“We know there are proposals on the Hill being introduced, and we believe that it’s more productive to work collaboratively with Congress to develop and build consensus around specific policies that achieve his broad goals,” Young said. 

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Abortion funding

Biden angered anti-abortion activists and pleased abortion rights groups over something he did not include in his first budget request: a ban on federal funding of most abortions.

The real fight over the issue will be in Congress where Democrats may not be able to keep the ban, known as the Hyde amendment, from being added to spending bills as it has been for decades.

Biden’s decision was noteworthy as he was a longtime supporter of the ban until he reversed position during the 2020 campaign.

The Supreme Court agreed to hear a direct challenge to Roe vs. Wade, and abortion restrictions have increased in conservative states.

The ban limits coverage of abortion under Medicaid, the health care program for the poor, and under other federal programs.

When Biden became the last 2020 Democratic presidential contender to come out against the ban, he described his change in position as a matter of equity.

“If I believe health care is a right, as I do, I can no longer support an amendment that makes that right dependent” on others who are trying to limit abortion access in some states, Biden said at a Democratic National Committee event in 2019.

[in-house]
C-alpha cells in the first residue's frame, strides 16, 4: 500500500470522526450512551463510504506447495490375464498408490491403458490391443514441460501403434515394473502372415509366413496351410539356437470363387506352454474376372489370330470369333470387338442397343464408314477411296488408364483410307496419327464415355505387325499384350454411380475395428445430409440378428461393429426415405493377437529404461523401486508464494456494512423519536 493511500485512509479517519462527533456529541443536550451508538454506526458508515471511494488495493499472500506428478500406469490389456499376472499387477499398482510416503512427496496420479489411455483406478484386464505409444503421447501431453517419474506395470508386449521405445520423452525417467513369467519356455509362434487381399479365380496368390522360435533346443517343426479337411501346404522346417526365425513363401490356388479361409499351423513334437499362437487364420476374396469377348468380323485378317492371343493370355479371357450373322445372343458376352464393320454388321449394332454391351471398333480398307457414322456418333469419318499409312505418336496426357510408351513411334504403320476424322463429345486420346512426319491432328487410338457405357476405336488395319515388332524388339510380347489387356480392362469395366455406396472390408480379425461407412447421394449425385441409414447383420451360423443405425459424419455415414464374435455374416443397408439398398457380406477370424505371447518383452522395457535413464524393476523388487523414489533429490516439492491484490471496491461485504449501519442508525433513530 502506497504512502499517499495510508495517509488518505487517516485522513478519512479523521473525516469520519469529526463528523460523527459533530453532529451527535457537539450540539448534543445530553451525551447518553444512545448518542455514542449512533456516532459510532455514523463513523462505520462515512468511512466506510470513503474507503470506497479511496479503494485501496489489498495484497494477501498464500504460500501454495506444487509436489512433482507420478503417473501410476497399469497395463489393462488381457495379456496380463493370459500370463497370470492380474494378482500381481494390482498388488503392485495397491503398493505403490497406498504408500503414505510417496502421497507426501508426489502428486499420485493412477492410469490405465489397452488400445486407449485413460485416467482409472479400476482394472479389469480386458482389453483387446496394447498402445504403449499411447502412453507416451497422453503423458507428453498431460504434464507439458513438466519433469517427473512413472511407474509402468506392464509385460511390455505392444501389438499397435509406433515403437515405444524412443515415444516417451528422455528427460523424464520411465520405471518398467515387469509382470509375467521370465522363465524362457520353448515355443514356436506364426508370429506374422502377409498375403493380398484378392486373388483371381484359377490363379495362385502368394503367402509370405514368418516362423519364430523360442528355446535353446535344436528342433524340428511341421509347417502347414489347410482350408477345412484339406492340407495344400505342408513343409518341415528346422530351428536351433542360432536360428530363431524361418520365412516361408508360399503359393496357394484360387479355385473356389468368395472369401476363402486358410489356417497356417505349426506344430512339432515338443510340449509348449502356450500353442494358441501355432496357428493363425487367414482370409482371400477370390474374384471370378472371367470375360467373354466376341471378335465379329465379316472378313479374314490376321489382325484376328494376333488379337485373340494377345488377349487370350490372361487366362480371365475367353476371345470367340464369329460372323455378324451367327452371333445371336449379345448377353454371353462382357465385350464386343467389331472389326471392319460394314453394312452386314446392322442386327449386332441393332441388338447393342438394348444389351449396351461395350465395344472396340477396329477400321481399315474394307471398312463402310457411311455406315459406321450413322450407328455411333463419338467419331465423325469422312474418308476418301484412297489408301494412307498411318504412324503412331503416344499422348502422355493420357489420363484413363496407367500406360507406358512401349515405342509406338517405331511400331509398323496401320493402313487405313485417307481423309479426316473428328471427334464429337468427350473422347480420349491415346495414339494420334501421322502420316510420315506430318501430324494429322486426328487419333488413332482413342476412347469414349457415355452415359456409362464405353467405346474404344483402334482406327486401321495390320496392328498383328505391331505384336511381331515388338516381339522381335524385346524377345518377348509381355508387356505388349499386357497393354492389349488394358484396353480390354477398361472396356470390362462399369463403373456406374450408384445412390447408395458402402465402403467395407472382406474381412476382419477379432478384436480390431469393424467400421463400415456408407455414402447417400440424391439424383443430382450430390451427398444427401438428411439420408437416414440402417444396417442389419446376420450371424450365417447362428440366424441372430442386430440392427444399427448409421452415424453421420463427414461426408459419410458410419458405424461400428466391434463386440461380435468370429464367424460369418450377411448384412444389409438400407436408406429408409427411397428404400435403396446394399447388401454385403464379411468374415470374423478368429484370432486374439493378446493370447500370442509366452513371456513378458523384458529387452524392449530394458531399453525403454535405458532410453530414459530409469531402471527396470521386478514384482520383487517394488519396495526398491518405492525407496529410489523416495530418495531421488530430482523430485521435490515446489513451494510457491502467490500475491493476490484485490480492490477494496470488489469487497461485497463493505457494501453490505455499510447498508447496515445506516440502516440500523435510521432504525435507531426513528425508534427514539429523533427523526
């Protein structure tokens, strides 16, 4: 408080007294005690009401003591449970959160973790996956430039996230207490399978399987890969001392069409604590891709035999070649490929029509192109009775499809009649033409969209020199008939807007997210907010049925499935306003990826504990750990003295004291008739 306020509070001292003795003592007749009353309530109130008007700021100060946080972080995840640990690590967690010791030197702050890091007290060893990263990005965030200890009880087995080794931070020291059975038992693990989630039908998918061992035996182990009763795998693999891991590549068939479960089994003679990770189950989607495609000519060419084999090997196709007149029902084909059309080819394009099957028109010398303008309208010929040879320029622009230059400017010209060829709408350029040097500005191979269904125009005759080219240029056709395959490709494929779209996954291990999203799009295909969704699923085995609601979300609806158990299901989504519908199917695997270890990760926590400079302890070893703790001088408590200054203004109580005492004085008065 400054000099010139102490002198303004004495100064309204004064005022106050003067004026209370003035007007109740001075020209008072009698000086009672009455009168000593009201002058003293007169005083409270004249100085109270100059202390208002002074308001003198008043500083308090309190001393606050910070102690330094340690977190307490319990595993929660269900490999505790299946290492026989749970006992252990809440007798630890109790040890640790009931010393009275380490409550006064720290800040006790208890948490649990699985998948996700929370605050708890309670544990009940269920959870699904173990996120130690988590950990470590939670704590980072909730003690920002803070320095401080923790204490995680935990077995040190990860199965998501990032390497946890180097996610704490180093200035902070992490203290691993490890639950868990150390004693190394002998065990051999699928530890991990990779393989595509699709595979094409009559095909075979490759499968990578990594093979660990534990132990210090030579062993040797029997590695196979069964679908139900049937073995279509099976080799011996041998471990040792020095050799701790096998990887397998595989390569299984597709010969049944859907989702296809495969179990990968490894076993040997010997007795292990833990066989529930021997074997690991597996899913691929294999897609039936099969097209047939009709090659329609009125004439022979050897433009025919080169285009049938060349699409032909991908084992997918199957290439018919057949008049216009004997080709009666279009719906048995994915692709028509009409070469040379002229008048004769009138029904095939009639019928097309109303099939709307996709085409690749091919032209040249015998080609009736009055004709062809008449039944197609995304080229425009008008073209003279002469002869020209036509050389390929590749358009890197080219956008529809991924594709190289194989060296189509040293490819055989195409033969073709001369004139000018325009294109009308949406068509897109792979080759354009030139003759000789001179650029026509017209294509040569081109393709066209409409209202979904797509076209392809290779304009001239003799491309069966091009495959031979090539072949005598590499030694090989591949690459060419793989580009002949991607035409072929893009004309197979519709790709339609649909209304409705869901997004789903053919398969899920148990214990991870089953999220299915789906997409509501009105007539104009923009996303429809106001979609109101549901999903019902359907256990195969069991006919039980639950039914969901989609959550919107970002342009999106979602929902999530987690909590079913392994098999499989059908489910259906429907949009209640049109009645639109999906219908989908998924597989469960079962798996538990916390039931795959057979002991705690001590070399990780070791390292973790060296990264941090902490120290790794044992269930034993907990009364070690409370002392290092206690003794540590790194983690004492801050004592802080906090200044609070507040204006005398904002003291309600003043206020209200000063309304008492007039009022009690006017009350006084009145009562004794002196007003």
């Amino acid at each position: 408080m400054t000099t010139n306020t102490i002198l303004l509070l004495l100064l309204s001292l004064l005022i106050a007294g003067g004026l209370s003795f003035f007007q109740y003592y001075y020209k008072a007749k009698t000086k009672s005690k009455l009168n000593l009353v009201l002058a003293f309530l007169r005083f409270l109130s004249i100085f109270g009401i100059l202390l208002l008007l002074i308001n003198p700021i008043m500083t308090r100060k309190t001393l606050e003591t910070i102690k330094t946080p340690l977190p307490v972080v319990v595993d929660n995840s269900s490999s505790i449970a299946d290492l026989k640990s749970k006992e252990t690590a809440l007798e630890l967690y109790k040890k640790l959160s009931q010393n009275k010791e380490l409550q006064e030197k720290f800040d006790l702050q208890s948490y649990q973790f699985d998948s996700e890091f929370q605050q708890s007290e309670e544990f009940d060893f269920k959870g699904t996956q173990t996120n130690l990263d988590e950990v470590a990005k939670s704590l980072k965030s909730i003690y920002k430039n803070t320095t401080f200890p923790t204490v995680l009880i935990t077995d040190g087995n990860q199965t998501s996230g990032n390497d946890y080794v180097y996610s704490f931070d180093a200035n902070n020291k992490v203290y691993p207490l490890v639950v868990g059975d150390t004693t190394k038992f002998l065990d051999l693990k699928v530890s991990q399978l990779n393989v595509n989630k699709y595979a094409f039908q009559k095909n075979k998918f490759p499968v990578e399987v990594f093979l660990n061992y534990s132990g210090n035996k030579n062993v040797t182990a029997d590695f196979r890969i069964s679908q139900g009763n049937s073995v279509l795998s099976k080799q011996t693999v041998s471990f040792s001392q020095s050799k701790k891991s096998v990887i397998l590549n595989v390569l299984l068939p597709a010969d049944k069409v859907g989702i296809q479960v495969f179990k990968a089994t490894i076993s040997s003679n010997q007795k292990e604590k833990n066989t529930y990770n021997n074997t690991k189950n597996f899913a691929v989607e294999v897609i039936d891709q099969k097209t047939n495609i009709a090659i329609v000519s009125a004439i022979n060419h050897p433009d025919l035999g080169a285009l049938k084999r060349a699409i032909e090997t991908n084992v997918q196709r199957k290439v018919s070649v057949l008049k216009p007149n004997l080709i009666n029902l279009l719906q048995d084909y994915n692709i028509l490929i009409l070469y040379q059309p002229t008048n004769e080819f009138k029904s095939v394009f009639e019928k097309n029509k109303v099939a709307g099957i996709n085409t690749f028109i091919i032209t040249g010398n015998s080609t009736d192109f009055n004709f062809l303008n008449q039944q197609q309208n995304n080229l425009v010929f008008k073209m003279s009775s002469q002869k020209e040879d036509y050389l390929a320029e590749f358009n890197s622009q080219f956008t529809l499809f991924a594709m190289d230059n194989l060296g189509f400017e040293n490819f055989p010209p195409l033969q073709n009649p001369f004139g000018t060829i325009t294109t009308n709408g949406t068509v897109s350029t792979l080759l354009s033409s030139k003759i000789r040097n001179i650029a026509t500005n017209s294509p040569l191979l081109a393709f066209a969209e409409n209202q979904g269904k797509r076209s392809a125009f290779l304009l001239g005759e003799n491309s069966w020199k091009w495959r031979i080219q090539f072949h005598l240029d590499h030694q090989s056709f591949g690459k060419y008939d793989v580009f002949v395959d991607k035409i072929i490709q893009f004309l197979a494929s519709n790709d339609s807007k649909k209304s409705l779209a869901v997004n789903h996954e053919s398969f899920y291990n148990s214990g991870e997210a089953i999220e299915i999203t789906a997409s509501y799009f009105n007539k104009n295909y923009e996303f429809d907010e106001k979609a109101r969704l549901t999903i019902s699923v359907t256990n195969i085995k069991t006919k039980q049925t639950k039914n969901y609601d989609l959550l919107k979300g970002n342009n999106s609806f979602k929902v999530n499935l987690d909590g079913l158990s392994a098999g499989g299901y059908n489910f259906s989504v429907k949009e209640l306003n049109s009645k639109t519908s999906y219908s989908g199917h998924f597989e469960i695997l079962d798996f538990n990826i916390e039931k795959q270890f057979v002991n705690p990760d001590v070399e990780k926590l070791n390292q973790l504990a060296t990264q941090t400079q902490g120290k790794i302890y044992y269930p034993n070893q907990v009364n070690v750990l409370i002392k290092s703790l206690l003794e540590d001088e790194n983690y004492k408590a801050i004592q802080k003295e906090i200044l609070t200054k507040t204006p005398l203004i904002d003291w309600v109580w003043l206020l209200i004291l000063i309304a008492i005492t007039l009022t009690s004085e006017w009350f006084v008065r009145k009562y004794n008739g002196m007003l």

Anti-abortion activists argue Americans who oppose abortion shouldn’t be forced to share in the cost of abortion services through their tax dollars.

Spending priorities

Biden’s proposal is a reversal of priorities from Trump’s budget plans, which slashed domestic programs and asked Congress for much higher military spending.

Biden is asking for a nominal increase for the Pentagon but big boosts in spending on education, housing, public health, the environment and more. The administration argues that “disinvestment” in those areas hurt the nation’s ability to combat climate change, rebuild the economy and address racial inequities.

“I believe this is our moment to rebuild an economy from the bottom up and the middle out,” Biden said during a trip to Cleveland on Thursday, “not a trickle-down economy from the very wealthy.”

Mixed reaction

Congressional reaction predictably split along partisan lines. House Speaker Nancy Pelosi, D-Calif., said the budget would make historic investments in the American workforce and economy.  House Minority Leader Kevin McCarthy, R-Calif., called it “the most reckless and irresponsible budget proposal in my lifetime.”

Fiscal watchdog groups also had mixed reaction.

Maya MacGuineas, president of the Committee for a Responsible Federal Budget, praised Biden for raising revenue to cover some of the costs of his plan, but she said the budget would take too long to pay for the new initiatives and does little to address the high and rising debt.

“It is not the president’s fault he inherited such a precarious fiscal situation,” she said in a statement, “but as president, it is his responsibility to address it.”

Michael Peterson of the Peter G. Peterson Foundation said the nation needs to acknowledge “that much work remains to pay for all of the spending that we already have promised to our citizens.” 

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This article originally appeared on USA TODAY: Highest debt since WWII, looming fight on taxes: Takeaways from Joe Biden’s budget